As a 'World Sweeper,' What's Your Commitment to Cleanliness?
by Ranger Kidwell-Ross, WorldSweeper's Editor
This past September 14th was not a good day for the power sweeping industry. In two separate incidents, which took place in Florida and Louisiana, three power sweeping employees lost their lives.
In the Louisiana incident, a sweeper operator and passenger in a Schwarze 335 struck the back of an 18-wheel car hauler at high speed. The semi was stopped to assist with an accident that had just occurred. Whether from inattention while driving or some other cause, the sweeper operator appears not to have been paying attention to the road ahead.
In the other incident, which took place in the Jacksonville, Florida, area, the operator of a Nitehawk 400DX sweeper was crushed to death. It appears that s/he was clearing a jam in the sweeper's air system. Available information only lists that the operator was crushed by the hopper when it came down unexpectedly.
These incidents would seem to have little similarity, other than they and involved sweeper operators and both resulted in death. However, at least on the face of it, both appear to have been potentially preventable if more attention had been paid to safety.
Was the driver of the sweeper who died in the rear-end collision going too fast; on his/her cell phone; conversing with his/her passenger; rummaging for a sandwich or drink bottle with his/her eyes off the road "just for a second?"
If the cause is determined to be either going too fast or being on a cell phone, chances are the investigation will uncover it. The same will be the case for the operator who died in the crushing incident: Did s/he insert a safety prop, as should be standard safety protocol? Was the sweeper outfitted with a safety-oriented hydraulic valve that does not allow loss of hydraulics to let the hopper down, if that was a factor?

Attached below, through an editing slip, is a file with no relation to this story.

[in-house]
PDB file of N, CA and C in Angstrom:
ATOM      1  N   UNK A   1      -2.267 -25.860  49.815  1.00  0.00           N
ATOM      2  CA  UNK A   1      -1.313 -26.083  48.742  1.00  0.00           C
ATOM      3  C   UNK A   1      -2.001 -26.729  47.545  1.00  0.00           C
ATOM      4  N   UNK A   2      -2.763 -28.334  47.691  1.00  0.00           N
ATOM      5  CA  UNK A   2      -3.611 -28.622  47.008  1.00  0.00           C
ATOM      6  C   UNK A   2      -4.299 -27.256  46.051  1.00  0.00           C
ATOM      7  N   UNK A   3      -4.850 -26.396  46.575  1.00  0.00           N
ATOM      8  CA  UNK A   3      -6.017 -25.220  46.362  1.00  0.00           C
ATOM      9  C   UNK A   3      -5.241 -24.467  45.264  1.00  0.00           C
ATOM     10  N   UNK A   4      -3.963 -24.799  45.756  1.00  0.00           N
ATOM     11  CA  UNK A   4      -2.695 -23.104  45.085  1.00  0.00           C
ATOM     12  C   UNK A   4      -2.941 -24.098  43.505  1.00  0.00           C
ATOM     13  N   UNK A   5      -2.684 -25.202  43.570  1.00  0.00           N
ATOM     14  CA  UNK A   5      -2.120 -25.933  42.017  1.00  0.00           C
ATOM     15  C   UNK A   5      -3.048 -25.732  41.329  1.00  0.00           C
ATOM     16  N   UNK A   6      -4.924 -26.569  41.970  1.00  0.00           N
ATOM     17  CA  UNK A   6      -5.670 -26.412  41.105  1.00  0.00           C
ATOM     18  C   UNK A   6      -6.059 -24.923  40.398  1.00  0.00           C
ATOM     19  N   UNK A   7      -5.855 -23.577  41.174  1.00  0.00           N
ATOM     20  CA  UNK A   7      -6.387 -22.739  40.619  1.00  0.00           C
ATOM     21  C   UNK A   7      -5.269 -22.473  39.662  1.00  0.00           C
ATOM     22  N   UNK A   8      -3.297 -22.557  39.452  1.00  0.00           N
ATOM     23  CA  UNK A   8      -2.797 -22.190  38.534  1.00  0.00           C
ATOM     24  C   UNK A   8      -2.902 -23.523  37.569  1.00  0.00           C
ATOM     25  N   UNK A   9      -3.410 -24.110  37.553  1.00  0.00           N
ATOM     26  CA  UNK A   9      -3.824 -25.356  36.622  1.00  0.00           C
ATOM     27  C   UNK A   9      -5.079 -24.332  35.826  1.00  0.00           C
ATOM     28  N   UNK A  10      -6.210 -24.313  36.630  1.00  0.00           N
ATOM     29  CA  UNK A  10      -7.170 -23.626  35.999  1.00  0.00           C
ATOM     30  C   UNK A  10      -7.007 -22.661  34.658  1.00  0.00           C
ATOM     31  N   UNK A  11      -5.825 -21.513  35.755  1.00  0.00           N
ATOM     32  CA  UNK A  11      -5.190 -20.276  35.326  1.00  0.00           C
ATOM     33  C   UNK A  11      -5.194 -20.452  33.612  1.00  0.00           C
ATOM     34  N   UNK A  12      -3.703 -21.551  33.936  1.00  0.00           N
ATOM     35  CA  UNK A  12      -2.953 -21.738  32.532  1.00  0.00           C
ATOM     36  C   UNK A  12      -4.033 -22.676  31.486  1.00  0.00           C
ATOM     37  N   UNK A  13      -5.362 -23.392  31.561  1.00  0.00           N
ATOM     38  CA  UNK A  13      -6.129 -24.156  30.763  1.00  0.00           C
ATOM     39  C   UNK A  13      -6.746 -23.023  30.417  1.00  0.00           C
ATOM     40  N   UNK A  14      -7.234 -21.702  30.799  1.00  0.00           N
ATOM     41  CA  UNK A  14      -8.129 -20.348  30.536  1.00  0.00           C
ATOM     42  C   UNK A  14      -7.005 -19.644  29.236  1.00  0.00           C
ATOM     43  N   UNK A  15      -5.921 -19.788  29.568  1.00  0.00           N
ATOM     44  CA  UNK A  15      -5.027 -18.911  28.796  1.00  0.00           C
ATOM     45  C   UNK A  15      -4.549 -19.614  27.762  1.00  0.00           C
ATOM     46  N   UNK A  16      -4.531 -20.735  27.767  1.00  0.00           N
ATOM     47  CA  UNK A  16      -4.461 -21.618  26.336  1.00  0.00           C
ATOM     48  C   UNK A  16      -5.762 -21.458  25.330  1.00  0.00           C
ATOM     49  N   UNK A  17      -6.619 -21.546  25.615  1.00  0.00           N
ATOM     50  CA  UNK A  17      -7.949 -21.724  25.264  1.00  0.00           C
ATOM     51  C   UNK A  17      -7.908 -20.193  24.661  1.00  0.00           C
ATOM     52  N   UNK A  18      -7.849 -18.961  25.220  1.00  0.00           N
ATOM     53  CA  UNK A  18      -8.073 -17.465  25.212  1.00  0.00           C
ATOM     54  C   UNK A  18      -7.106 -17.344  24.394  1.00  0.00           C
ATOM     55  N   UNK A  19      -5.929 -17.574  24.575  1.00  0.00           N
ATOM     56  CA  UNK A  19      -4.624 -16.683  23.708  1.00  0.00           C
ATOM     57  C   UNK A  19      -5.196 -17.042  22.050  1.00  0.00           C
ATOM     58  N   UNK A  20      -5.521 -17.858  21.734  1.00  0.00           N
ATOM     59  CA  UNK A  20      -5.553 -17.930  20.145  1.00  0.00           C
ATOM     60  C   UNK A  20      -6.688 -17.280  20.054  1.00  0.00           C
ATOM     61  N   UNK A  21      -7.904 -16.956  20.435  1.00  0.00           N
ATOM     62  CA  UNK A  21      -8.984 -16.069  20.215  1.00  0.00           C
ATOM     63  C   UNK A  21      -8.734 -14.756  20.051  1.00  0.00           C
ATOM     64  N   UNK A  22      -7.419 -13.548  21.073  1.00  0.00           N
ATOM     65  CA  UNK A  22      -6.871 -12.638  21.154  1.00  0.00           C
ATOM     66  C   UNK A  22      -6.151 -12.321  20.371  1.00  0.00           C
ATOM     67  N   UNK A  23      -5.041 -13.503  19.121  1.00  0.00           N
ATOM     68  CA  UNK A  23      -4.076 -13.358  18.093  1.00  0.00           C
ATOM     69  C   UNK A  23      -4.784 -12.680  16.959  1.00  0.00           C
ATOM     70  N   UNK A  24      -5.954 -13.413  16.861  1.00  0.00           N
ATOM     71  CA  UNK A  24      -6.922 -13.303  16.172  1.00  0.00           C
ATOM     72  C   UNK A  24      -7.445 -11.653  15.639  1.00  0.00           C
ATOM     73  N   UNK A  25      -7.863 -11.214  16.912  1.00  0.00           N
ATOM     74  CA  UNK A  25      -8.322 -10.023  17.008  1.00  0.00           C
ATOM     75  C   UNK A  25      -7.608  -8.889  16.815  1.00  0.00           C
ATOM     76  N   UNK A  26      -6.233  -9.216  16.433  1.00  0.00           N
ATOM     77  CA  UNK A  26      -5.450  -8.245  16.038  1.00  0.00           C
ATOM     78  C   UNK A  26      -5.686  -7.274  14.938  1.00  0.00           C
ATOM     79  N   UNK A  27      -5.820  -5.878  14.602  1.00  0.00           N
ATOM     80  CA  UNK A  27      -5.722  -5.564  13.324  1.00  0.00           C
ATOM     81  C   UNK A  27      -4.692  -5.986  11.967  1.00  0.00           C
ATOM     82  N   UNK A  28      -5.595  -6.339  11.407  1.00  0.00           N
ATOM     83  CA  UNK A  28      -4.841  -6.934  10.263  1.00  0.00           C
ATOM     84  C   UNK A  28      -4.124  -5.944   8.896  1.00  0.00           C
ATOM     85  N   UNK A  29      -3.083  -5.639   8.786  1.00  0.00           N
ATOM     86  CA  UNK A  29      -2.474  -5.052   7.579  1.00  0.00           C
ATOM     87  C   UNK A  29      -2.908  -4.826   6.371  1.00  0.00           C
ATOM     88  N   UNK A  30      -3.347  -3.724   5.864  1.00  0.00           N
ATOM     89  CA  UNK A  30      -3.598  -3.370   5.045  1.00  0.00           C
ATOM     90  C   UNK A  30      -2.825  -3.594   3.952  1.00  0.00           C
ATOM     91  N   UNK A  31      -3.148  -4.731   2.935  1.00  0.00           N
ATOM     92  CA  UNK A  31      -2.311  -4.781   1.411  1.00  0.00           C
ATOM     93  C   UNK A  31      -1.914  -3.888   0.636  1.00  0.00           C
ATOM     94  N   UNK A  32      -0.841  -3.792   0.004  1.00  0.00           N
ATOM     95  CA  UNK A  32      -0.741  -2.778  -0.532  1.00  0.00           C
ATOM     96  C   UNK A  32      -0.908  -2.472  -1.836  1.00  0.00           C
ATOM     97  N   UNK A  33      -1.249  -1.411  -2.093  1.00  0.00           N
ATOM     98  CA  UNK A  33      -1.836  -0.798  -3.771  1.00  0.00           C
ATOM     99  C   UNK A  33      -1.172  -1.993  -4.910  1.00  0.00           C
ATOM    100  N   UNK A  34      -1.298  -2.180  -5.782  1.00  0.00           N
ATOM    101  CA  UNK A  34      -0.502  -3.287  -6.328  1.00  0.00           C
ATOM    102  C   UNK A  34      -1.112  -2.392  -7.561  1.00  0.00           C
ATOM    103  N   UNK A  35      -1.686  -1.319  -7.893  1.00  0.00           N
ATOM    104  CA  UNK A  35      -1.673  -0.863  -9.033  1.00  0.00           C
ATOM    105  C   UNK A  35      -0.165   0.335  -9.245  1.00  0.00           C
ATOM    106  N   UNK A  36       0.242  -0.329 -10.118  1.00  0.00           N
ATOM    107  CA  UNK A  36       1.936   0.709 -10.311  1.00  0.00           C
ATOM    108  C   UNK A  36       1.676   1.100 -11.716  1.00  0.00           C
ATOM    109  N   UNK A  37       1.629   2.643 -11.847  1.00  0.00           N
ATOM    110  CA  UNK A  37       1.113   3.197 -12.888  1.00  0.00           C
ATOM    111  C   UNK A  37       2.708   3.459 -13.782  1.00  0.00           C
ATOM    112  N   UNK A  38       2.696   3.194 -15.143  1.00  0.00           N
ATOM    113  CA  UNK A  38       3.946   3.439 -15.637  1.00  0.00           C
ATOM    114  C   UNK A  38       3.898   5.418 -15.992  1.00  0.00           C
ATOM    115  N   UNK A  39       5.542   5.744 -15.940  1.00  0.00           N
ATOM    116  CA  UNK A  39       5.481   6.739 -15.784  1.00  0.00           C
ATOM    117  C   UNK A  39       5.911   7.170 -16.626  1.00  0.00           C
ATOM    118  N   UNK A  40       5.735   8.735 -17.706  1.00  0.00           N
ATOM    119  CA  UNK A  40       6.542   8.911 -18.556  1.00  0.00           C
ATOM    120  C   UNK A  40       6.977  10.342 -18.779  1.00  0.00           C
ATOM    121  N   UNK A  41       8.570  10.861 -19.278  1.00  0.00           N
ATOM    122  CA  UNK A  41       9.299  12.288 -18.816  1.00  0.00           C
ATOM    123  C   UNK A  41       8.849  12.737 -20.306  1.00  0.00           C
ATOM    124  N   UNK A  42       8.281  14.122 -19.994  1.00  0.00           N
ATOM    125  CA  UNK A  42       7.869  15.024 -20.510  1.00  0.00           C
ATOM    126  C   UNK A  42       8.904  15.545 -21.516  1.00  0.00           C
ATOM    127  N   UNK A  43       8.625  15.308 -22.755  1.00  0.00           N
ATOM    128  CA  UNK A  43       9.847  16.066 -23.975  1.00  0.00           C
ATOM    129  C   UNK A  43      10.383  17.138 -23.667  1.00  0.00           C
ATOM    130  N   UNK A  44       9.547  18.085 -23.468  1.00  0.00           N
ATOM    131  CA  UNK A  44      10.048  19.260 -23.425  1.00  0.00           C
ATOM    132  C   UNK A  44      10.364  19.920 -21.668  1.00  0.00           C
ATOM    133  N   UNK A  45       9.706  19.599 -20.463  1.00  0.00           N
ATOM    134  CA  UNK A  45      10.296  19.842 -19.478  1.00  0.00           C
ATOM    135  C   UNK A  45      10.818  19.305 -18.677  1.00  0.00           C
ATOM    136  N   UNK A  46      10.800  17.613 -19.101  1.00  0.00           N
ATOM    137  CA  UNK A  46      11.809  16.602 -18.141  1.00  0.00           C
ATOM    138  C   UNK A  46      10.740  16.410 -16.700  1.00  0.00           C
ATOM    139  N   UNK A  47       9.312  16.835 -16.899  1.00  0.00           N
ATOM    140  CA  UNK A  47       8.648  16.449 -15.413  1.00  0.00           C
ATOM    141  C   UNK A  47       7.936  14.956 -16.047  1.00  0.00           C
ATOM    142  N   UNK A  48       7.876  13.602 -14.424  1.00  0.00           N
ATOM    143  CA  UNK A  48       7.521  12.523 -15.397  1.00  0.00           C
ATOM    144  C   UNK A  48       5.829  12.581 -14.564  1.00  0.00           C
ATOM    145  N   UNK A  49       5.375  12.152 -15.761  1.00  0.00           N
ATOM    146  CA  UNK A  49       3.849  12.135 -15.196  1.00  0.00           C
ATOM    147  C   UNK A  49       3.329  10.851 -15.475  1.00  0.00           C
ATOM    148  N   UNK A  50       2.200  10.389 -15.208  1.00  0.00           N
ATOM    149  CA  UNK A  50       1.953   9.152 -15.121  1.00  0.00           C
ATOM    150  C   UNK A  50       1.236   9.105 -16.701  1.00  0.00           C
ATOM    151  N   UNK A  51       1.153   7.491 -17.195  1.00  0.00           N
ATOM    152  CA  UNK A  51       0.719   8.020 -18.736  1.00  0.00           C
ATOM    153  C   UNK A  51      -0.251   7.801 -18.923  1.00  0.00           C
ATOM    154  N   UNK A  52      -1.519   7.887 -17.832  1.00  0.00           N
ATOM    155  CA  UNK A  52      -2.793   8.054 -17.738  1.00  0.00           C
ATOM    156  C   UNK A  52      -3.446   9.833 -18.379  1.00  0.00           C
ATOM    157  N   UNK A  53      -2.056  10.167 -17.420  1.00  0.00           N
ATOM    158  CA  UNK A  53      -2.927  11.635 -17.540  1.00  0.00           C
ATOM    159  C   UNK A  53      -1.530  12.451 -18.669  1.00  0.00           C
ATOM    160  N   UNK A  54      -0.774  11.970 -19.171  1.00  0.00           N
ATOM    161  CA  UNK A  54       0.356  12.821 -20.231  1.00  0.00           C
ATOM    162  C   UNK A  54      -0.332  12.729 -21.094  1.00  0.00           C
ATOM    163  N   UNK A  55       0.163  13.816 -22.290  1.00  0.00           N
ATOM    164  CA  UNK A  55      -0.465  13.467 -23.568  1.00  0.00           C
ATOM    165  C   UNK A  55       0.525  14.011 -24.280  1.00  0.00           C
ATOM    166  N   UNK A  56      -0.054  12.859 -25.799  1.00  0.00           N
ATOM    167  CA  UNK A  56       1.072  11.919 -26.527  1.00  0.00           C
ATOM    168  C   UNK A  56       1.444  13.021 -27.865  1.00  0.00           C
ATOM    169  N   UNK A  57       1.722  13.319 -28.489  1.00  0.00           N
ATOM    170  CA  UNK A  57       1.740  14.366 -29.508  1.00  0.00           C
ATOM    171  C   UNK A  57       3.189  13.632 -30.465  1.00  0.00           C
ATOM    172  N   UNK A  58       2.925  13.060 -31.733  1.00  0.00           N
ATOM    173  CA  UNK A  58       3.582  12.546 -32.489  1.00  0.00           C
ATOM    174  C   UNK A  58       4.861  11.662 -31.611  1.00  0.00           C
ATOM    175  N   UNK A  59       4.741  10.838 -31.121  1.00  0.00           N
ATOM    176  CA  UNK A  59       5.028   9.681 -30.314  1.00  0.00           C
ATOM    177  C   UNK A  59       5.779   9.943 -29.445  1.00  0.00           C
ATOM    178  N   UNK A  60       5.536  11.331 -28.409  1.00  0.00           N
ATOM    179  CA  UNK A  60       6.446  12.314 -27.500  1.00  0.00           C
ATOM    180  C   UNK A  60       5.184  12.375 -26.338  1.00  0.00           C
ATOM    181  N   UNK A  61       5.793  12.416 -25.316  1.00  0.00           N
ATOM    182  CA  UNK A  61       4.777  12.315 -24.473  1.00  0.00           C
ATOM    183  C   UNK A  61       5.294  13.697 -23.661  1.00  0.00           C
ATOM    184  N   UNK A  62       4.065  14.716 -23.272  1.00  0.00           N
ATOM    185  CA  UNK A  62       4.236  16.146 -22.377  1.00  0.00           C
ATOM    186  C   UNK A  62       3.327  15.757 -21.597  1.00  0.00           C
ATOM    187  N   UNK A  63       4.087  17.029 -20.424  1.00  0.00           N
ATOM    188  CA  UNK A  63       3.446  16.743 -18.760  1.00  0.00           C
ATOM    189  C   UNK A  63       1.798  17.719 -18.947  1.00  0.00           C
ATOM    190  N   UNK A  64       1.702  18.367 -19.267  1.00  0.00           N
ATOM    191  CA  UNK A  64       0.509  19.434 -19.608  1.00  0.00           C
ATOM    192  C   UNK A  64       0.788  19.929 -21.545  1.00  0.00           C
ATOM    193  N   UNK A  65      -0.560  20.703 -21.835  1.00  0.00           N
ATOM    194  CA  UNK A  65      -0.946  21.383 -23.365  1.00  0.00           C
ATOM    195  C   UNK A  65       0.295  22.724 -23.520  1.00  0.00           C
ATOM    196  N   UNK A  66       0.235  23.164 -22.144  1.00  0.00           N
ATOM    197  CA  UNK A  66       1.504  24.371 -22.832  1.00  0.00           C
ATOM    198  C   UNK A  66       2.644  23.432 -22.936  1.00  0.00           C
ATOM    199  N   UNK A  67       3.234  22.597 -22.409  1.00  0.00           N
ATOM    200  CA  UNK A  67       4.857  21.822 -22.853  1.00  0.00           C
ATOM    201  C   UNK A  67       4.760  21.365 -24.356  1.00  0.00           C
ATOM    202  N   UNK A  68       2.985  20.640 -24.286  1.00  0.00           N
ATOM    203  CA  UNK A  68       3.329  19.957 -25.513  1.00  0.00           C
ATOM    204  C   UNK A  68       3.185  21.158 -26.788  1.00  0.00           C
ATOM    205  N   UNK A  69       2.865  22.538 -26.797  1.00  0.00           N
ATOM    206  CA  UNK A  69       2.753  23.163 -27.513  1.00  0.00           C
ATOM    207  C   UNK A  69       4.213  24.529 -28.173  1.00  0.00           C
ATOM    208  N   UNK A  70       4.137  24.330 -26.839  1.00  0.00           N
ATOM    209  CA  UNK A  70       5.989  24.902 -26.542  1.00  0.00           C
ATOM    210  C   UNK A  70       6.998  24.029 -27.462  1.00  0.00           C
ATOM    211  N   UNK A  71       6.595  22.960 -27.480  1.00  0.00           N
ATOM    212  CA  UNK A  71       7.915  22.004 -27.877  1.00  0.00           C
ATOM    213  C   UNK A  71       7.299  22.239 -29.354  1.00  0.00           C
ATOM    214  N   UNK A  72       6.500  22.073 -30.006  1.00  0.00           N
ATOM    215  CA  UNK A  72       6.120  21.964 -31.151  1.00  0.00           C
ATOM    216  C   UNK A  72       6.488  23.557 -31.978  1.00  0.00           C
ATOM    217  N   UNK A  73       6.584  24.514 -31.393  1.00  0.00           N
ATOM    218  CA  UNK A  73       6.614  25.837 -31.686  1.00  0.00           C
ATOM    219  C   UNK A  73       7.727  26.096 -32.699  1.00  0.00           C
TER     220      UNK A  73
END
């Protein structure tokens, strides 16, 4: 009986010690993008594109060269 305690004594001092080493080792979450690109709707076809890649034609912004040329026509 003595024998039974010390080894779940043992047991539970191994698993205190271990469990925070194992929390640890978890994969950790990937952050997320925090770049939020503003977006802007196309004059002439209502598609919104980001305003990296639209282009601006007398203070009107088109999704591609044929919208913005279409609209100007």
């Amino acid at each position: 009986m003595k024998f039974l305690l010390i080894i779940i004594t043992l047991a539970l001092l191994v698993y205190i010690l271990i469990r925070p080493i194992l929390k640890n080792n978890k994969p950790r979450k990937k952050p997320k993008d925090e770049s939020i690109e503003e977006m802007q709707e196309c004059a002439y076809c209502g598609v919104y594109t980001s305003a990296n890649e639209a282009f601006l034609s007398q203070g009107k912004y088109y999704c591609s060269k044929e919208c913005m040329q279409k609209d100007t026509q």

Then, the questions for the sweeping companies involved will be: What safety protocols were in the respective companies' employee manuals? Were those areas covered sufficiently during training? Will the sweeping company ownership be able to prove, via the late employees' signatures, that they were sufficiently briefed on the dangers of whatever caused these deaths if, in fact, they were caused by something preventable?
There is no escaping the tragedy of these two accidents. They will forever impact at least three families and two power sweeping companies. Because everyone reading this editorial is involved in the industry, in some way it is impacting each of us, as well.
Although even those closest to the situation may never know whether these particular accidents were preventable, my hope is that these tragedies can be used to re-emphasize the importance of incorporating top-notch safety practices into all the sweeping companies represented by you readers.
These tragic deaths may well be some of the first in the industry where technological forensics will play a part. Depending on the weight classification of the sweeper involved in the collision, the new federal law against cell phone usage while driving may be a factor. If it is, and records show the operator was on his cell phone during the accident, there is no question that the training the operator received in that regard will be a factor taken into consideration. If equipped with GPS, the sweeper's speed will also be available.
This past May, we reported on a new $4.99 smartphone app, called App4Drivers, which allows the tracking of driving behavior, including texting, excessive turns, excessive speeds, quick accelerations or sudden braking. The legal landscape may change if the operator of the sweeper did or did not have this app installed if s/he had a company-owned smart cellphone.
In the crushing incident, there is little doubt that attorneys for the operators' family will request training details, employee manual copies, etc. Although there is nothing to compare to the tragedy of loss of life, when that is compounded by the enormous penalties that may be imposed against the sweeping companies due to lack of safety training or inattention to recordkeeping, the overall situation becomes all the worse.
In your own companies, please use these tragic incidents as a learning tool to make your company employees more safe. And, be sure to document everything thoroughly and correctly. Not all accidents may be prevented, but all preventable accidents surely need to be.
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I routinely reference WorldSweeper.com articles and studies, provide information from my "Fundamentals of the Power Sweeping Business" manual and put contractors and city officials in touch with others who may have answers to their informational needs. By the same token, if you have a story you can provide, additional information on any of the topics we've covered – or need more details – please let me know. I'll be glad to help if at all possible.
© 2012 World Sweeper